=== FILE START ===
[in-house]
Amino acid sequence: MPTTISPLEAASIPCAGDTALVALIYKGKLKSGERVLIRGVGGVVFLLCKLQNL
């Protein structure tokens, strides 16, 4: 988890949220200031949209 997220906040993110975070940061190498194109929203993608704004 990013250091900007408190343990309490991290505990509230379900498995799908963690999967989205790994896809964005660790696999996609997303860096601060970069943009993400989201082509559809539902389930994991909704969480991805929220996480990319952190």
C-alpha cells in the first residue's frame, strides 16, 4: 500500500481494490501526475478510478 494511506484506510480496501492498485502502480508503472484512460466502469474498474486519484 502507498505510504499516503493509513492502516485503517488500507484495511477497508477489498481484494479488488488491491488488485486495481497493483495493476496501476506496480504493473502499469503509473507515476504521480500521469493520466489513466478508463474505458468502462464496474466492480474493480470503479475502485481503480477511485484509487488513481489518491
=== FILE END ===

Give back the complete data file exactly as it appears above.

[in-house]
Amino acid sequence: MPTTISPLEAASIPCAGDTALVALIYKGKLKSGERVLIRGVGGVVFLLCKLQNL
């Protein structure tokens, strides 16, 4: 988890949220200031949209 997220906040993110975070940061190498194109929203993608704004 990013250091900007408190343990309490991290505990509230379900498995799908963690999967989205790994896809964005660790696999996609997303860096601060970069943009993400989201082509559809539902389930994991909704969480991805929220996480990319952190």
C-alpha cells in the first residue's frame, strides 16, 4: 500500500481494490501526475478510478 494511506484506510480496501492498485502502480508503472484512460466502469474498474486519484 502507498505510504499516503493509513492502516485503517488500507484495511477497508477489498481484494479488488488491491488488485486495481497493483495493476496501476506496480504493473502499469503509473507515476504521480500521469493520466489513466478508463474505458468502462464496474466492480474493480470503479475502485481503480477511485484509487488513481489518491